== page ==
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There are two main methods of instruction used to teach law in law schools in America. These methods include case method and the Socratic method. Langdell introduced the case method of instruction in Harvard School. Professors base it on the principle of reading actual judicial opinions under the rule of stare decisis rather than studying highly abstract summaries of legal rules. They collect cases concerning a particular area of study such as contract law. They further edit the cases leaving the most important paragraphs and paraphrasing the rest. Lastly, they write brief notes summarizing other cases held by courts that involve the same ruling. They later assign the summarized cases to their students and tell them to be familiar with all the cases that he provided them. During class time, the professors randomly ask the students questions about the cases that they assigned them in an attempt of determining whether they understood the correct rule from the heavily contested cases. This method is different from other methods of instruction since it requires students to work exclusively with the original source of material given and it involves a dialogue about the meaning of a case. The Socratic method of instruction is a form of inquiry and debate that occurs between the students and the lecturers where each person has an opportunity of airing his opinion on a particular case. These random questions help to stimulate critical thinking in the student’s mind hence illuminating ideas. This method searches for generally accepted truths that mostly shape our opinion and scrutinizes them to see if they are in line with other accepted beliefs. The professor asks random questions in class to students who may have volunteered to answer or not. He asks the student about an argument put forth by a federal judge in a decided case. If the student had read the case well, he would not have any problem in paraphrasing the whole case. At times, the professor plays the role of the devil’s advocate by trying to oblige the student to defend his position. Most professors prefer this method since it allows more than one correct answer. It teaches the students critical thinking skills that would help them in their practice as lawyers. By the professor altering particular facts on a given case, he teases students to think on how the results of a case might have been different. Furthermore, it encourages the students to concentrate on the application of legal rules rather than memorizing facts of a given case.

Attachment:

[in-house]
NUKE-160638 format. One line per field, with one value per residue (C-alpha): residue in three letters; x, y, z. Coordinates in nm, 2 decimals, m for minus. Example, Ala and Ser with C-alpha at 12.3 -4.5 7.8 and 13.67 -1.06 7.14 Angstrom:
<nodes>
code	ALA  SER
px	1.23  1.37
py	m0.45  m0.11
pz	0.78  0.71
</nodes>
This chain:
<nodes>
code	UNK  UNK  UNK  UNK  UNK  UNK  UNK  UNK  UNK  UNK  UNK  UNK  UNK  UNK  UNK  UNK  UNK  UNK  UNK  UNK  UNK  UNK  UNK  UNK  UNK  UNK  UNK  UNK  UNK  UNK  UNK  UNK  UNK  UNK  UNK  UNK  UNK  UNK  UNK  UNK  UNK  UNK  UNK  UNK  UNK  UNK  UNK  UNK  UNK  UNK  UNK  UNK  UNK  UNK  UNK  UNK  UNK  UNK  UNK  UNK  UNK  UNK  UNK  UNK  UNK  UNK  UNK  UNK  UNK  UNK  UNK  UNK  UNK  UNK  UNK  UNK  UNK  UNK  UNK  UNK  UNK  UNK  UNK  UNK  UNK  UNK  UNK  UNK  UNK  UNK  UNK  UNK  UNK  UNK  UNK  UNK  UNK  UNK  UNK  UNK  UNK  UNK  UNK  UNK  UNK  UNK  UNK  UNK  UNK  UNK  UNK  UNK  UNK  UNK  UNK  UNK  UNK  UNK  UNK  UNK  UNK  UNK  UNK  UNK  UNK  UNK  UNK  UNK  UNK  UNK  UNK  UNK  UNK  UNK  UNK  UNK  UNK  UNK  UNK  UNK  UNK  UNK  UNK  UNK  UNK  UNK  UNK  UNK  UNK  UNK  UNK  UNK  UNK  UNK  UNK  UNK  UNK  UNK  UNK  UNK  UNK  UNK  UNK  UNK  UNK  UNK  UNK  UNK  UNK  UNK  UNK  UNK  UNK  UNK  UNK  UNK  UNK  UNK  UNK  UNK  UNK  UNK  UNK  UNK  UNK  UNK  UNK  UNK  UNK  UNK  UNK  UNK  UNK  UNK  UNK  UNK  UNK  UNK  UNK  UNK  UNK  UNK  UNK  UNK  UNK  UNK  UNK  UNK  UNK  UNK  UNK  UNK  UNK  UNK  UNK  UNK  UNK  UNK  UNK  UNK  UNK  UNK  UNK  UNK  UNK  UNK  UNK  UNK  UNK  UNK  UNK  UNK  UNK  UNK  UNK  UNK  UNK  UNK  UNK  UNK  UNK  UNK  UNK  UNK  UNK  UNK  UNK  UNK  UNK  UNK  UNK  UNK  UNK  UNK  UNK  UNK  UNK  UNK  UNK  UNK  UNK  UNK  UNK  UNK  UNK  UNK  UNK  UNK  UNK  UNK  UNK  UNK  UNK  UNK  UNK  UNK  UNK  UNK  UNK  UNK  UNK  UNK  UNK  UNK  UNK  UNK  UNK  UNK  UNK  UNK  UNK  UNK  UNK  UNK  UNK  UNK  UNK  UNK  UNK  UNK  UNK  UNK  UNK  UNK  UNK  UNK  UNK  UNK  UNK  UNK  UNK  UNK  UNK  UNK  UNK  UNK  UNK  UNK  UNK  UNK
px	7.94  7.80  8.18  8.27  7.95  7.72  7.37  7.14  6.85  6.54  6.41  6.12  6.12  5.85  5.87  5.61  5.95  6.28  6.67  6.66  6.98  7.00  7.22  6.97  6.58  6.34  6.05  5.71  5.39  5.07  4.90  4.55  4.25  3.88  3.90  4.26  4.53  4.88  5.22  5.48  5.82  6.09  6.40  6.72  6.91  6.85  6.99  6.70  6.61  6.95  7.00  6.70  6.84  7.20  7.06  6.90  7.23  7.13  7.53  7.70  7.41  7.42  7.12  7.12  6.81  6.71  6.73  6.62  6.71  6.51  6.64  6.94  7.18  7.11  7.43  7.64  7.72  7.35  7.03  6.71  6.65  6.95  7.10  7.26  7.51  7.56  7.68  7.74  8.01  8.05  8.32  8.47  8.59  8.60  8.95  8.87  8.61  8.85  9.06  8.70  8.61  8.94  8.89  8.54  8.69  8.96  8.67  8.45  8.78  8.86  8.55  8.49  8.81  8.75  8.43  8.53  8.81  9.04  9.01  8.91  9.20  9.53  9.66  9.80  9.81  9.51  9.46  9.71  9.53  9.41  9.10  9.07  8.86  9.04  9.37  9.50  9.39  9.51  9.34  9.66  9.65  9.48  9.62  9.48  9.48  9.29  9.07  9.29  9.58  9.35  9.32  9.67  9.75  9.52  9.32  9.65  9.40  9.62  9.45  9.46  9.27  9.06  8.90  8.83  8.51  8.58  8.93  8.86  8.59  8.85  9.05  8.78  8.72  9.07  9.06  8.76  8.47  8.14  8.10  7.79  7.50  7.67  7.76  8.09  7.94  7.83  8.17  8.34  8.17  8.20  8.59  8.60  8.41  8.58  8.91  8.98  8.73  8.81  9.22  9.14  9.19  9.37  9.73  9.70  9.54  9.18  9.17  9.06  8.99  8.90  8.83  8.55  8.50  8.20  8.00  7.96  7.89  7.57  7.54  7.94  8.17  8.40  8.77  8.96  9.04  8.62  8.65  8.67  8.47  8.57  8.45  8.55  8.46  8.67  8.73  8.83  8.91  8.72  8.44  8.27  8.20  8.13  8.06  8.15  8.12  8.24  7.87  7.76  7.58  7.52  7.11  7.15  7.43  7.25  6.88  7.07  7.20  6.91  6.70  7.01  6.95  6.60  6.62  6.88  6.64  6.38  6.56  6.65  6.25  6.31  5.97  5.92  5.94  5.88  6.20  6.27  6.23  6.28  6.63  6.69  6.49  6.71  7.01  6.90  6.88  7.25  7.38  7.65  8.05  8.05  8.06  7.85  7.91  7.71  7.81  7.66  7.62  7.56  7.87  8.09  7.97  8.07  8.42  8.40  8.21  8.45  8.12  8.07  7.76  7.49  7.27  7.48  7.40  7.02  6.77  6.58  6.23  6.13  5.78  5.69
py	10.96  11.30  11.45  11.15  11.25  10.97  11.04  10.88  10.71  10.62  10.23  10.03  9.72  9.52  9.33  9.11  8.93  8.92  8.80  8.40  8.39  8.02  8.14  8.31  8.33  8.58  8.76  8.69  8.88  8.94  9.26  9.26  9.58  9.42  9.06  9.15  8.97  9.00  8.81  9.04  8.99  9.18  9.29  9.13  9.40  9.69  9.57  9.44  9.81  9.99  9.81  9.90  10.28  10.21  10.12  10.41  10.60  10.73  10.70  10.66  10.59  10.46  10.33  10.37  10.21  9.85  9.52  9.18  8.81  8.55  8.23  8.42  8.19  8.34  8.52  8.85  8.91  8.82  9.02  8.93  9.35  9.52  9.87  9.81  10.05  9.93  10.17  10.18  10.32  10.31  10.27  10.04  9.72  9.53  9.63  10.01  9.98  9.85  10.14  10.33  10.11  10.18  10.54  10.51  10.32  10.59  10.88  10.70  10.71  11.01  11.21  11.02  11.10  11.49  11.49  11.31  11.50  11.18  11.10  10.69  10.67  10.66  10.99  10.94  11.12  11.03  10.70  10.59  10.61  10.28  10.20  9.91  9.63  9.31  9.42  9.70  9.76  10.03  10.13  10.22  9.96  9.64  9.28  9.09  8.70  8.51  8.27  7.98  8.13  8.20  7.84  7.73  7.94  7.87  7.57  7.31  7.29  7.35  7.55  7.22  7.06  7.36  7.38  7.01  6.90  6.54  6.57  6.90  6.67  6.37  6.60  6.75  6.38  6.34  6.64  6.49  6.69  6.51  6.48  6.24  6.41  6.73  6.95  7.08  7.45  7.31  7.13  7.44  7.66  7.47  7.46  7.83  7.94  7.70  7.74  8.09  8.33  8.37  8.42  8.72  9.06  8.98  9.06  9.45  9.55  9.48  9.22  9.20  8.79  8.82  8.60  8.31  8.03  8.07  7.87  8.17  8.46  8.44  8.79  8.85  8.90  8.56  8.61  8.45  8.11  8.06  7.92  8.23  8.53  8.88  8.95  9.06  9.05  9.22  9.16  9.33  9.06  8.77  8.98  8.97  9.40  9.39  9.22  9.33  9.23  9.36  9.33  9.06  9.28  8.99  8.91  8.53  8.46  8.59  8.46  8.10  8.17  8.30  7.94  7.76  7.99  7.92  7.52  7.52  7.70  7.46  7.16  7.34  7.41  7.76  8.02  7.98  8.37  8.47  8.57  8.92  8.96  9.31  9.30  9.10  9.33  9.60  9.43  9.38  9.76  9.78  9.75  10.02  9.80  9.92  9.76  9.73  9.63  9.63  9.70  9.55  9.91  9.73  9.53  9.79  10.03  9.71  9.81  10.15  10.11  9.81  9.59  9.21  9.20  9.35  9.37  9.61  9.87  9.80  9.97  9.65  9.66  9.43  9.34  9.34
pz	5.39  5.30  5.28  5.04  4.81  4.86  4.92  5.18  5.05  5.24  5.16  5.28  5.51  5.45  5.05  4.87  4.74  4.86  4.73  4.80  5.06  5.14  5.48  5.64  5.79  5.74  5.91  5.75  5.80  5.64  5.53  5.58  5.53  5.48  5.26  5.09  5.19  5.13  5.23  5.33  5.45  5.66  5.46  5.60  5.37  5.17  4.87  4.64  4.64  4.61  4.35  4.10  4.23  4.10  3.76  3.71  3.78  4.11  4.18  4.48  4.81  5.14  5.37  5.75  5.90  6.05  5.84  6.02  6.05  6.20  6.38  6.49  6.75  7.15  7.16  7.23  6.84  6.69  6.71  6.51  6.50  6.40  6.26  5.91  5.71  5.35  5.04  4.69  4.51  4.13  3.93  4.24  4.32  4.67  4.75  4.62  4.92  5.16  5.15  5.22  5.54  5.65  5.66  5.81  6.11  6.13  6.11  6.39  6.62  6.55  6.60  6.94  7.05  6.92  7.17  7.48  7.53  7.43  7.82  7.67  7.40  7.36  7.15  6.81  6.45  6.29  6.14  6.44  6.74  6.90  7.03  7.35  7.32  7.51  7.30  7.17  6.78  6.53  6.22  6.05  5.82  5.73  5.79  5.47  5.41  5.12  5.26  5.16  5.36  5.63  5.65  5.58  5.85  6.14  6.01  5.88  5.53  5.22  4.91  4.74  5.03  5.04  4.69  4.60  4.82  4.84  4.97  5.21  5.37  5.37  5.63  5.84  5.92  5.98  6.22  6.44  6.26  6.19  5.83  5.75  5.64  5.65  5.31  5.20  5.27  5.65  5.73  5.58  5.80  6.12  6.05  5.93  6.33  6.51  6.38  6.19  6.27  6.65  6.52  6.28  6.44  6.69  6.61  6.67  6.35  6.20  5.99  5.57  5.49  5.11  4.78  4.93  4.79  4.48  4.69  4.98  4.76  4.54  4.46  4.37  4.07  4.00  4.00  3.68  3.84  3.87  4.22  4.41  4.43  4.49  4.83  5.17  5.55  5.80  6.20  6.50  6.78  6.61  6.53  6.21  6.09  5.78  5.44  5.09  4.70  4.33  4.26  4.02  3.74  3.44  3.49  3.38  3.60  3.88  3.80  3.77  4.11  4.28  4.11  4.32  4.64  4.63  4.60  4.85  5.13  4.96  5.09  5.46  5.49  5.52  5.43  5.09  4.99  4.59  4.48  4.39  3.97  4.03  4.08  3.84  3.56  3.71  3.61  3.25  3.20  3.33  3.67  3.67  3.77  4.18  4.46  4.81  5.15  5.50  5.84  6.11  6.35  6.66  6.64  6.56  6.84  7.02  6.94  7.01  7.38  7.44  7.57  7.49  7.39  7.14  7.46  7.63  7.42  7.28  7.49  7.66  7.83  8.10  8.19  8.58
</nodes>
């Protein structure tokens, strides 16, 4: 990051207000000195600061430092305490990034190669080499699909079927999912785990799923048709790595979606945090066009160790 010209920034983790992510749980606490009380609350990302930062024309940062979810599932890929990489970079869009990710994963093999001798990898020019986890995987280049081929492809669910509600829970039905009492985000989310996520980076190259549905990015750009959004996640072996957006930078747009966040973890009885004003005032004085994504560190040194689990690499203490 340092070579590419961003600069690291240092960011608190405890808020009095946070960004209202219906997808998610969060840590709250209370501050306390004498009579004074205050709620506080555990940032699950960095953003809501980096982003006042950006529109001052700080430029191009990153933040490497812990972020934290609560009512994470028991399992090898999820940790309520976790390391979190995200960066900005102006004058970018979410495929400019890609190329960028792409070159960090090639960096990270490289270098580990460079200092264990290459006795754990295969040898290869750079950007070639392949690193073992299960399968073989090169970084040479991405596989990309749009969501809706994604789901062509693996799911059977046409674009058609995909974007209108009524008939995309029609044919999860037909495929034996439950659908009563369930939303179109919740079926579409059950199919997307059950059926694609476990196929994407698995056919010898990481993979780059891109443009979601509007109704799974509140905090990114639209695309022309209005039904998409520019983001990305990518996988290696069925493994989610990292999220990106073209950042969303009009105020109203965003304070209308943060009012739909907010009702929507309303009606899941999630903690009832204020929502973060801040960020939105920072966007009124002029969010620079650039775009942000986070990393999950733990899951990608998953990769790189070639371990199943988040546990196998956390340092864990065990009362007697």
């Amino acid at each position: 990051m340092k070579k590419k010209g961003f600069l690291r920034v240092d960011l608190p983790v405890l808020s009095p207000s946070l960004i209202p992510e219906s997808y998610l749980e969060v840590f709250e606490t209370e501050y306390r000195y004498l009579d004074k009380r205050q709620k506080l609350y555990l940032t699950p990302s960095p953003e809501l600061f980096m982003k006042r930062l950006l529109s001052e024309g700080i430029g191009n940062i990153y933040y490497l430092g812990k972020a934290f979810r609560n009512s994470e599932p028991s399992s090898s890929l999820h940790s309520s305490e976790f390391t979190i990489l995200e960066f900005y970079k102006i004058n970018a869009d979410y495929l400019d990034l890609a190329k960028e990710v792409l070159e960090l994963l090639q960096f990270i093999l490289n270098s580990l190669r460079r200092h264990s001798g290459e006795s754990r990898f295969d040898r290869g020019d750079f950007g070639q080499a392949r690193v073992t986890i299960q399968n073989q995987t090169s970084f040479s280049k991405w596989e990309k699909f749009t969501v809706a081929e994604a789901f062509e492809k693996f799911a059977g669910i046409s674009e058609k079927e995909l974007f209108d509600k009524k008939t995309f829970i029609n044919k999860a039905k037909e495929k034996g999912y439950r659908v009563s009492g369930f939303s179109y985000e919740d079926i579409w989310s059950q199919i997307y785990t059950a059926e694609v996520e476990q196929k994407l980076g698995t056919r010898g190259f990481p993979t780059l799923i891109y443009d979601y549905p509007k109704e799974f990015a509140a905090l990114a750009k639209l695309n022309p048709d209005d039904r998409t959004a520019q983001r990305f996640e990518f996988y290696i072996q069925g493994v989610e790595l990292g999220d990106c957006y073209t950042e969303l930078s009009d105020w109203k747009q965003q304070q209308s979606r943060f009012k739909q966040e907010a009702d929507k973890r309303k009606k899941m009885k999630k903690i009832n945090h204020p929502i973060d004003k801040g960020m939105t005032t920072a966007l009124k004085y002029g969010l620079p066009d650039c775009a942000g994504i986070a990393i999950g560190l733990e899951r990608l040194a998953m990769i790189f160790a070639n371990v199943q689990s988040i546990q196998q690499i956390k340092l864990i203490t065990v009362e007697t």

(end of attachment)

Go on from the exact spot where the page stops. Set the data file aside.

I think Professor Rudolph Perini and Morris would accept the methods of instruction implemented by Langell. Rudolph Perini had an intimidating teaching style and he required his students to be adequately prepared before his lessons began. He argued that a lawyer would never say to a judge or a senior partner that he is unprepared. By using case method, he would be preparing the students to the real legal world. Cases help students to develop diagnostic skills in the legal world that is faced with changing rules of law. This would teach the students to think appropriately in new challenging situations. Nick Morris was as a young appealing man who stressed on the humanistic aspects of law. In addition to this, cases help the students to develop persuasive skills that would help them in their practice as lawyers. It is requirement for successful lawyers to tell compelling stories and design persuasive arguments so that they can win a case. Rudolph Perini would use this method to advise his students on how to improve the quality of their arguments on decided cases. It also teaches the students to make decisions when they face with critical challenges. The courage of making critical decisions will help the lawyer to make good decisions concerning the affairs of his client. I think Professor Rudolph Perini prepares his students better for legal profession since his strictness would teach them to be prepared lawyers who would represent the affairs of their clients more appropriately. Nick Morris was soft and this would not prepare his students adequately for the legal world that is tough.
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In conclusion, it is evident that Langell contributed a lot by introducing case method of instruction in Harvard. Most law schools in America use this method of instruction together with Socratic method. Both Professor Rudolph Perini and Morris would accept this method of instruction in their lectures since they would prepare their students in mastering skills of the legal profession. By using case method, the critical thinking of the law students would improve. Professor Rudolph Perini does a better job in preparing his students.
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